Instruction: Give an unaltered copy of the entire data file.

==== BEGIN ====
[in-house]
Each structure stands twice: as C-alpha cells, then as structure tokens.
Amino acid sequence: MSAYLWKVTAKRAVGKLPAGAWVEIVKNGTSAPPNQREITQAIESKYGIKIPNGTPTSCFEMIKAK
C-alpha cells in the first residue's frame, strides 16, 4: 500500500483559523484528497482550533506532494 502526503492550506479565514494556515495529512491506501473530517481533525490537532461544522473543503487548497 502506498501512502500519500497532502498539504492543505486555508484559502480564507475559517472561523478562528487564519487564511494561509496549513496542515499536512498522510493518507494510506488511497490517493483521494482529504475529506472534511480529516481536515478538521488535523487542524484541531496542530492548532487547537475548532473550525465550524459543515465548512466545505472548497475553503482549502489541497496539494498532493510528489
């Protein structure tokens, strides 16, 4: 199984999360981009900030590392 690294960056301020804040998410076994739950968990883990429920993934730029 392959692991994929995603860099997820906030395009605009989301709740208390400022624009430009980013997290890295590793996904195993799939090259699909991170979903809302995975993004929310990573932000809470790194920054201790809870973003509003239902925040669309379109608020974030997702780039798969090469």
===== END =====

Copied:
[in-house]
Each structure stands twice: as C-alpha cells, then as structure tokens.
Amino acid sequence: MSAYLWKVTAKRAVGKLPAGAWVEIVKNGTSAPPNQREITQAIESKYGIKIPNGTPTSCFEMIKAK
C-alpha cells in the first residue's frame, strides 16, 4: 500500500483559523484528497482550533506532494 502526503492550506479565514494556515495529512491506501473530517481533525490537532461544522473543503487548497 502506498501512502500519500497532502498539504492543505486555508484559502480564507475559517472561523478562528487564519487564511494561509496549513496542515499536512498522510493518507494510506488511497490517493483521494482529504475529506472534511480529516481536515478538521488535523487542524484541531496542530492548532487547537475548532473550525465550524459543515465548512466545505472548497475553503482549502489541497496539494498532493510528489
């Protein structure tokens, strides 16, 4: 199984999360981009900030590392 690294960056301020804040998410076994739950968990883990429920993934730029 392959692991994929995603860099997820906030395009605009989301709740208390400022624009430009980013997290890295590793996904195993799939090259699909991170979903809302995975993004929310990573932000809470790194920054201790809870973003509003239902925040669309379109608020974030997702780039798969090469």